A lot of E-waste contains valuable materials such as precious metals, which if treated correctly can be to effectively, can be recycled or extracted for reuse with minimal environmental impact. However, only 17.4 per cent of the global E-waste is documented to be collected & properly recycled. A report on e-waste presented by the United Nations (UN) in World Economic Forum on January 24, 2019 states that due to poor extraction techniques, the total recovery rate of cobalt (the metal which is in great demand for laptop, smart phone and electric car batteries) from e-waste is only 30 per cent.

In India, according to figures given out by ASSOCHAM, E-waste generation in India was 1.8 MT per annum in 2016 and would reach 5.2 MT per annum by 2020. And though the Indian government has outlined regulations for E-waste disposal, nearly 80 per cent of e-waste continues to be broken down informally and incorrectly. This once again offers a huge opportunity for private players to enter the market.

The road ahead

Apart from the opportunities in business and investment, waste management as a sector also offers various other benefits. Apart from the obvious benefit to the environment and human health, the sector can create a new stream of jobs and employment. Experts estimate 1,50,000 tonnes of municipal waste could generate 6,00,000 to 7,50,000 jobs. The sector also offers huge potential for start-ups to come up with innovative solutions.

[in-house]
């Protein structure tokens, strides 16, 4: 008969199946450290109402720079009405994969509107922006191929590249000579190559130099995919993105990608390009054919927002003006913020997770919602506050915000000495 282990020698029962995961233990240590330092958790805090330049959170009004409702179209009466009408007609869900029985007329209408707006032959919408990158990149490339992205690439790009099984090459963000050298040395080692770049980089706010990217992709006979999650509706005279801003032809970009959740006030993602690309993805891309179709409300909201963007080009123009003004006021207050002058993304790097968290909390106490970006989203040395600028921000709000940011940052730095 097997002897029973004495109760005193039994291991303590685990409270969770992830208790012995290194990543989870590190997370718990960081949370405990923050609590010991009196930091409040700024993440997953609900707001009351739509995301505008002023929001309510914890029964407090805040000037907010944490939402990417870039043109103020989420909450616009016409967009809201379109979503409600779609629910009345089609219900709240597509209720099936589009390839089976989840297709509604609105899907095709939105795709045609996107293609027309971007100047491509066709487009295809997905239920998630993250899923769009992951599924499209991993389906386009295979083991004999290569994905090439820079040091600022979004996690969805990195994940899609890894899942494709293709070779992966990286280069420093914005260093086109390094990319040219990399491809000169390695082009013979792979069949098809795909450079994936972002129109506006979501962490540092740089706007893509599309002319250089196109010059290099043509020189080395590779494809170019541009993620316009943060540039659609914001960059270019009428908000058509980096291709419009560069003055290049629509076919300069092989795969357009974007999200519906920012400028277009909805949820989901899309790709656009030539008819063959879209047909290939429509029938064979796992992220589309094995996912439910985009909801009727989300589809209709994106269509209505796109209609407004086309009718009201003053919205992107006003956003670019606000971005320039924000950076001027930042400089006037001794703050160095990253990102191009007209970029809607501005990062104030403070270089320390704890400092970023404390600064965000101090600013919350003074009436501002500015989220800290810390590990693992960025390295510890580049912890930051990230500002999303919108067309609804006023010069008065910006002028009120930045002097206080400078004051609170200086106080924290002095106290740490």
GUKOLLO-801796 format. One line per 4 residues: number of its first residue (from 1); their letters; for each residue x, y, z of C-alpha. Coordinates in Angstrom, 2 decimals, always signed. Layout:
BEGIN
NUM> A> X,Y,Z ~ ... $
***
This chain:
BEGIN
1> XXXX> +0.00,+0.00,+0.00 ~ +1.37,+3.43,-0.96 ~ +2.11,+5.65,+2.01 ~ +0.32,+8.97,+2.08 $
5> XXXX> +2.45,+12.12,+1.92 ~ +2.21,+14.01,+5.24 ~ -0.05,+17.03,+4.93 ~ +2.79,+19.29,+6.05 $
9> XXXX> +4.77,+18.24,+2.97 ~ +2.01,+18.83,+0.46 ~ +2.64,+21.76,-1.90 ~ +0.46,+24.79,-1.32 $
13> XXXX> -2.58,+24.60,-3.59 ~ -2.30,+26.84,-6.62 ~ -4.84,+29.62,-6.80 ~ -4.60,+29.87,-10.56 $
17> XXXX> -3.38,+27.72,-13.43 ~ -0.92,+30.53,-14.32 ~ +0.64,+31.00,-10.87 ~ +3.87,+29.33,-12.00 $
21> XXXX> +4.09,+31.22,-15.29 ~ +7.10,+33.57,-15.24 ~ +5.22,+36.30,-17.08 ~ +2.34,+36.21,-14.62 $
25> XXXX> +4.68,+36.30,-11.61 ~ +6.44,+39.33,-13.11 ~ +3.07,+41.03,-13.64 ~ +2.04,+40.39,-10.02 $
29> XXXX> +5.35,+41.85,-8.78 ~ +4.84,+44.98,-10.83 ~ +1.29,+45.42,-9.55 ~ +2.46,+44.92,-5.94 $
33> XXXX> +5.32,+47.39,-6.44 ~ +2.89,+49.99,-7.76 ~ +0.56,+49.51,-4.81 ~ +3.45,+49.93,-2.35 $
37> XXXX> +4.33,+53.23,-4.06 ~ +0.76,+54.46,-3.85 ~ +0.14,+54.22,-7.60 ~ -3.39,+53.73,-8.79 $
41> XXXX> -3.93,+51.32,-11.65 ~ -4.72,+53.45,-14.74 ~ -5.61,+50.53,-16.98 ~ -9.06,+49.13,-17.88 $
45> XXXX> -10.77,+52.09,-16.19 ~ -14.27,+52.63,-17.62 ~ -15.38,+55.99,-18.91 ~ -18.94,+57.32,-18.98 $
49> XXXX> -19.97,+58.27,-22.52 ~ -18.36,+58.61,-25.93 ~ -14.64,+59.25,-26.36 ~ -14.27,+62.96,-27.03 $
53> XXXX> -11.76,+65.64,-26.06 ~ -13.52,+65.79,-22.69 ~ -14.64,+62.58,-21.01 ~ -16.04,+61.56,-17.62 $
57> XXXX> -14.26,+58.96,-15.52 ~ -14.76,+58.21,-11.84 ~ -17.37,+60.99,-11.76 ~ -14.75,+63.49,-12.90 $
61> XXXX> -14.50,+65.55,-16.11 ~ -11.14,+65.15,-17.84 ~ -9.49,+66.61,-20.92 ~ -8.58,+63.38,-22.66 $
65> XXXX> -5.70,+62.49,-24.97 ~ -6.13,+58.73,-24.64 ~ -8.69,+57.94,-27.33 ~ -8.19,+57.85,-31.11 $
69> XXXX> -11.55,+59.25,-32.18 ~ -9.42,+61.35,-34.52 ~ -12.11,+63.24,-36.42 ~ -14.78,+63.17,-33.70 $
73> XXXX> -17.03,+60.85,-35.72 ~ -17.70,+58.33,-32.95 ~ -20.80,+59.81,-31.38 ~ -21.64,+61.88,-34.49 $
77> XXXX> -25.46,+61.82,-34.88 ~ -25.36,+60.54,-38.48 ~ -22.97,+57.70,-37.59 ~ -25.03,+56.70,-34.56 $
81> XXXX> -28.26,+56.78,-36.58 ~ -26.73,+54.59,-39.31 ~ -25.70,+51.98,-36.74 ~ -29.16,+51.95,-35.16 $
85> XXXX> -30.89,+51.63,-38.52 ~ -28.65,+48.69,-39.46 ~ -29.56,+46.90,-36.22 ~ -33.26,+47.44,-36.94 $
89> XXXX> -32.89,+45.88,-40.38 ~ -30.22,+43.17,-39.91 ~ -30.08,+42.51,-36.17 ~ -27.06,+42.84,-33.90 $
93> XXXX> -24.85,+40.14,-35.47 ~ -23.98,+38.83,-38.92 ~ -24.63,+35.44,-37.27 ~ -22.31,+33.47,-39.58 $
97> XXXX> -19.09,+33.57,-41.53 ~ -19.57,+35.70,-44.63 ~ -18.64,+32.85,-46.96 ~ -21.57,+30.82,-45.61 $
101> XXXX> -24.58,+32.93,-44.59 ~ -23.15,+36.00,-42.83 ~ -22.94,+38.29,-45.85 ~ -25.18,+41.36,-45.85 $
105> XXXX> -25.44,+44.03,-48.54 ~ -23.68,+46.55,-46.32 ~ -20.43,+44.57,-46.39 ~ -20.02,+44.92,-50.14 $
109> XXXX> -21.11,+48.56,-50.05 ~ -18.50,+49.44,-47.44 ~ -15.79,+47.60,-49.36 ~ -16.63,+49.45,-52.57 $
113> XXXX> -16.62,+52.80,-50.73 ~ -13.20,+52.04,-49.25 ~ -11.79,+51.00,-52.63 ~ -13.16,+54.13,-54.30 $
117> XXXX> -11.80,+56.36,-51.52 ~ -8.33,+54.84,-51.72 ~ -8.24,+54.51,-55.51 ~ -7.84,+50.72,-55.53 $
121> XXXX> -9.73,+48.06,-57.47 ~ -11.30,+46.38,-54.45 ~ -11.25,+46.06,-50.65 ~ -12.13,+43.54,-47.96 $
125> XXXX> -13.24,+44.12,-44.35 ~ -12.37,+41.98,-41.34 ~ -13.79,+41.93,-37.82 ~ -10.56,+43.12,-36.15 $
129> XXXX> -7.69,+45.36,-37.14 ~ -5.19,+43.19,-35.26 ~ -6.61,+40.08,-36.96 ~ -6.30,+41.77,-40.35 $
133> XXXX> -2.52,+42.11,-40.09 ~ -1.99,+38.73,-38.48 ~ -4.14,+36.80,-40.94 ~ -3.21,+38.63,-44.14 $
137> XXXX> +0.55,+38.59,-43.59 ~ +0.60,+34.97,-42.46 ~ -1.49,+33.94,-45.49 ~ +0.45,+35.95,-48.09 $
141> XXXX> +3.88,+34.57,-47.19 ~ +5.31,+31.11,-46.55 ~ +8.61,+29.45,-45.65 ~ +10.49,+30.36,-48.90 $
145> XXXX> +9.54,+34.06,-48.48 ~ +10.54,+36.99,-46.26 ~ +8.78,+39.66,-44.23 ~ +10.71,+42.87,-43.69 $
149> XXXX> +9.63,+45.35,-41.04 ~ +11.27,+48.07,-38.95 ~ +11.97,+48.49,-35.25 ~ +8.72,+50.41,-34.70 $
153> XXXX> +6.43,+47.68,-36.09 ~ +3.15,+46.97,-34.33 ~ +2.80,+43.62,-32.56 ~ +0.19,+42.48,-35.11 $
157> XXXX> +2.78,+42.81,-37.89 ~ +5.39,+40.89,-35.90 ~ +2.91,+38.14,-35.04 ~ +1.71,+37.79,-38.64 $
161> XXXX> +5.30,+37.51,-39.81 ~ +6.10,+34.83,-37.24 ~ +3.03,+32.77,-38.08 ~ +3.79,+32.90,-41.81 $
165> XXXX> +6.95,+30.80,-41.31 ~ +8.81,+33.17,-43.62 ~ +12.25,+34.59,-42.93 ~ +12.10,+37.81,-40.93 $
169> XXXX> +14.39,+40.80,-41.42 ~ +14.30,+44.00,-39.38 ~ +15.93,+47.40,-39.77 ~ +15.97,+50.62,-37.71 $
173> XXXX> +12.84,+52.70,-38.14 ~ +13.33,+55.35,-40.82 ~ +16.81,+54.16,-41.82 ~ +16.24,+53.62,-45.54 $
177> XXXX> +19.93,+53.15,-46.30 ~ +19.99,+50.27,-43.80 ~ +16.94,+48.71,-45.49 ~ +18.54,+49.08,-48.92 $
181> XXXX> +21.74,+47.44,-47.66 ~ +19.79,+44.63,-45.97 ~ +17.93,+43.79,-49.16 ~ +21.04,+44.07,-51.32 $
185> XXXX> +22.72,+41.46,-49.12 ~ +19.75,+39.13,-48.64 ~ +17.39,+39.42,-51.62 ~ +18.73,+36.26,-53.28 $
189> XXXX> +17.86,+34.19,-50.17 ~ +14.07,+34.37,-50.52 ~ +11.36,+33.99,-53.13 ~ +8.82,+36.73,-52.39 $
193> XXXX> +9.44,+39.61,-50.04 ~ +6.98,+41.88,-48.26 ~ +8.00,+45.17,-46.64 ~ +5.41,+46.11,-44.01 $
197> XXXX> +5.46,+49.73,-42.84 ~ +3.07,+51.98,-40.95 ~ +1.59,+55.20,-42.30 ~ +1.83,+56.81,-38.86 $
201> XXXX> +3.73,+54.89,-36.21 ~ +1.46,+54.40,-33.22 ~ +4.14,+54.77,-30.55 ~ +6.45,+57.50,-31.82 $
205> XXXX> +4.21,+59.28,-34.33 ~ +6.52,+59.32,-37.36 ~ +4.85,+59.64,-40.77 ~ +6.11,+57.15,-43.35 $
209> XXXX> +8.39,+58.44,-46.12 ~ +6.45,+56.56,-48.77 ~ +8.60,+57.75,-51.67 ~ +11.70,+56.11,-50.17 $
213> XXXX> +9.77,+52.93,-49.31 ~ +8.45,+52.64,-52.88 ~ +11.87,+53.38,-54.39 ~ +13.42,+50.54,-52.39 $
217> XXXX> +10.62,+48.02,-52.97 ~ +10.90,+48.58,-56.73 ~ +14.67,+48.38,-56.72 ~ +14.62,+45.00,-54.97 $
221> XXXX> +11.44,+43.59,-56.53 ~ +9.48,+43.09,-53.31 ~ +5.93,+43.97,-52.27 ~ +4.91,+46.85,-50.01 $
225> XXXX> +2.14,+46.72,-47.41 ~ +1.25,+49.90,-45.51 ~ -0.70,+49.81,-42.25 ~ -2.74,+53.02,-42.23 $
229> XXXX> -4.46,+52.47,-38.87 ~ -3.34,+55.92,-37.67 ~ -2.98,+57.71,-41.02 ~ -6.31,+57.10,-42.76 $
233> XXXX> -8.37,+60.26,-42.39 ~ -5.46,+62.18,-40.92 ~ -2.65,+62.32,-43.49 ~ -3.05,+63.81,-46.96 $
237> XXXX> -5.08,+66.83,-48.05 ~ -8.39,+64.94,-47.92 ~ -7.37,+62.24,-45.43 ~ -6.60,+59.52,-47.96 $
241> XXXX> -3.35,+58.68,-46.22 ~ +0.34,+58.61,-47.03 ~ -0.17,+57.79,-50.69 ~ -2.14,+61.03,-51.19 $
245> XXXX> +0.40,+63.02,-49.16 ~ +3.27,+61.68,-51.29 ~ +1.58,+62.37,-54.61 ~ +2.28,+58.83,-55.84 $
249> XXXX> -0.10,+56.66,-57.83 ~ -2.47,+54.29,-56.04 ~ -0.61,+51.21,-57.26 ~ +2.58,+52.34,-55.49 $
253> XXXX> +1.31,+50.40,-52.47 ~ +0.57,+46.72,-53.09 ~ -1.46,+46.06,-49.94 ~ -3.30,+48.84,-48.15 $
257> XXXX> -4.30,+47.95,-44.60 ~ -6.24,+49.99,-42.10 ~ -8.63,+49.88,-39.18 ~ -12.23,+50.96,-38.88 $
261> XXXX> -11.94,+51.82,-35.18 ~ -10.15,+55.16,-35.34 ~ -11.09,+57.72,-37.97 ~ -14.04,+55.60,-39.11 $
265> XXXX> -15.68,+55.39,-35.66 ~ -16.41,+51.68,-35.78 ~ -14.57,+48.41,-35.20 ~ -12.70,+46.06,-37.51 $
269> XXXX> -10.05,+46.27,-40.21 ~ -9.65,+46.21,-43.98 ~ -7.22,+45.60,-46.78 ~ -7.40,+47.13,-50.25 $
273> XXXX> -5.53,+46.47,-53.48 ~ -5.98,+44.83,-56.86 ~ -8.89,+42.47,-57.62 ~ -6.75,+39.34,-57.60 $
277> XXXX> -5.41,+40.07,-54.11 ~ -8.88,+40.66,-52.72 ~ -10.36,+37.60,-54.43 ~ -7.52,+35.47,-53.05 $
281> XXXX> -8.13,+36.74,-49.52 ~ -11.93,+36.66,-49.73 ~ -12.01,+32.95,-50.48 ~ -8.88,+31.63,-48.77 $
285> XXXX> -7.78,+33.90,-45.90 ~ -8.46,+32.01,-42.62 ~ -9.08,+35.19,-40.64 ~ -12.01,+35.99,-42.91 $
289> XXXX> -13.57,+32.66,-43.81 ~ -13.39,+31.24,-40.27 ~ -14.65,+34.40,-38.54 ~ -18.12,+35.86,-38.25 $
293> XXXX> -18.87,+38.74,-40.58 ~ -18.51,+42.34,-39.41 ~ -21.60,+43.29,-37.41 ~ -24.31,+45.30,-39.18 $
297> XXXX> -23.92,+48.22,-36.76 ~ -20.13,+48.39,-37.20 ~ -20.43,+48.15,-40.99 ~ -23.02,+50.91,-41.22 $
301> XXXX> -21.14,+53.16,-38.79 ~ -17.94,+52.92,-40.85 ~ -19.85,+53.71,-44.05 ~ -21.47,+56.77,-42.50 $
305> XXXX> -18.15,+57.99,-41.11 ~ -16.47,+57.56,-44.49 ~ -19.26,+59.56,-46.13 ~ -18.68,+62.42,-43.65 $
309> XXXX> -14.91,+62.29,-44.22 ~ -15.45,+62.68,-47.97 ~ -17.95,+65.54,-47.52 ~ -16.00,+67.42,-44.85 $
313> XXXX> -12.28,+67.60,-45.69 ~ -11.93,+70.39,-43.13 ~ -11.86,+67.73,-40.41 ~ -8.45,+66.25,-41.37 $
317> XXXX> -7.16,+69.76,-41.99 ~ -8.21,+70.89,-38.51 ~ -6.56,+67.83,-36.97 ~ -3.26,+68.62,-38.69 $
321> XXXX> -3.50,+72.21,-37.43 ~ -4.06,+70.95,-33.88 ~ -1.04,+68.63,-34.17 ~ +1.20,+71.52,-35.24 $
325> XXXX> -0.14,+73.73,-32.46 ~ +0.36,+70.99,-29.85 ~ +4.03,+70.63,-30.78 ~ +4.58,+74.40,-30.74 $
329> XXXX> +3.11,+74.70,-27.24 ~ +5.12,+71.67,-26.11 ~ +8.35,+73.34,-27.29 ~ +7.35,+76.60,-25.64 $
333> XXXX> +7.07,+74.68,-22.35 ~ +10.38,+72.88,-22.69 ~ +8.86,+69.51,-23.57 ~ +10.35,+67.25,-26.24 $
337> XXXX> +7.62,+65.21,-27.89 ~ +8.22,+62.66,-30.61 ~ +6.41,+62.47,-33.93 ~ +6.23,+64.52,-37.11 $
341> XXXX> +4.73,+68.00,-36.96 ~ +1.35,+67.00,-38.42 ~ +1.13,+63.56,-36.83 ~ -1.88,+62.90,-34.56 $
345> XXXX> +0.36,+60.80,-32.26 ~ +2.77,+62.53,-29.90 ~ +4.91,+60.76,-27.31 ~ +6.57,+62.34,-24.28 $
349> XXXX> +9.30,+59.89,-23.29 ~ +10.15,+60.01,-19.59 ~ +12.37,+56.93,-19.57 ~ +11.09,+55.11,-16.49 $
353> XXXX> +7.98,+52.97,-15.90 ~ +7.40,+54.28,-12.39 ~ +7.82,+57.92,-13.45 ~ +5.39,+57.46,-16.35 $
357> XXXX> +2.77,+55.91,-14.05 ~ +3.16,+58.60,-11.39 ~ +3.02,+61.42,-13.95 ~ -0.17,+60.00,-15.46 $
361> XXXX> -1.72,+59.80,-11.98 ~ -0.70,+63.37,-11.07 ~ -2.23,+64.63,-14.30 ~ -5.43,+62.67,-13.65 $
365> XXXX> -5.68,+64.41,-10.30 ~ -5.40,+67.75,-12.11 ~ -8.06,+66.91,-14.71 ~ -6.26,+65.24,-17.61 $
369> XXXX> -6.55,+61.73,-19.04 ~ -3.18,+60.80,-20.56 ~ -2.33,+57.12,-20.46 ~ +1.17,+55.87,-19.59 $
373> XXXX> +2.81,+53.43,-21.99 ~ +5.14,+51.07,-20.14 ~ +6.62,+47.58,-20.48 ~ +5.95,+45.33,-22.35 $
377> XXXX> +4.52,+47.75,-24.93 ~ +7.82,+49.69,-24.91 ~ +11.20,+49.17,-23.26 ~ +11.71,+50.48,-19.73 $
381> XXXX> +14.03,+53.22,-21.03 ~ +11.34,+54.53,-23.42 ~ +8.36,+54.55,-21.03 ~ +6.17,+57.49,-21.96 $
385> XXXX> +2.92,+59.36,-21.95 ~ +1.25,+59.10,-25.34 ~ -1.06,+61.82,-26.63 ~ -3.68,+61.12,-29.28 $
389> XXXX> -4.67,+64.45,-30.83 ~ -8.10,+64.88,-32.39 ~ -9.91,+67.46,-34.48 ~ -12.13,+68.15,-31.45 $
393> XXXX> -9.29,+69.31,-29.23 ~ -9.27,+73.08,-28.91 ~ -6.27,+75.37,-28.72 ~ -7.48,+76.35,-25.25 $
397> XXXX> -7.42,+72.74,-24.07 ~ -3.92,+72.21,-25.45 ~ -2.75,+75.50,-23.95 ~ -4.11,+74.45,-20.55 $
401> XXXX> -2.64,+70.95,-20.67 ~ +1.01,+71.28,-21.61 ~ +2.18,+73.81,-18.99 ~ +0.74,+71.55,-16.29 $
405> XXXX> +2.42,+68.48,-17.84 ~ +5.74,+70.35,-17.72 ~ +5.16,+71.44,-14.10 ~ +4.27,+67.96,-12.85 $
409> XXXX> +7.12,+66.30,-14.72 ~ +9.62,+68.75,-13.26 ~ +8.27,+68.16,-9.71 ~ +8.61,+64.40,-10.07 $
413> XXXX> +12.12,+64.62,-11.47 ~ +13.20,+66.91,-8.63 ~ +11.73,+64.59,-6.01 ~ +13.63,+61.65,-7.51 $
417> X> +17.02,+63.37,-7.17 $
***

The key to managing waste, of course, is not producing as much, and this where education and awareness will play a huge part in helping consumers make conscious purchases that lead to less waste being generated. In the interim, it would do business much good to not waste the opportunities that exist in managing and processing what is already there.

** Watch out for the upcoming instalment of ‘The Small Print’ by Dr Param Shah, Director FICCI UK this Monday that does a deep dive on opportunities for Indian start-ups in the waste management sector.

About the Author: India Global Business Staff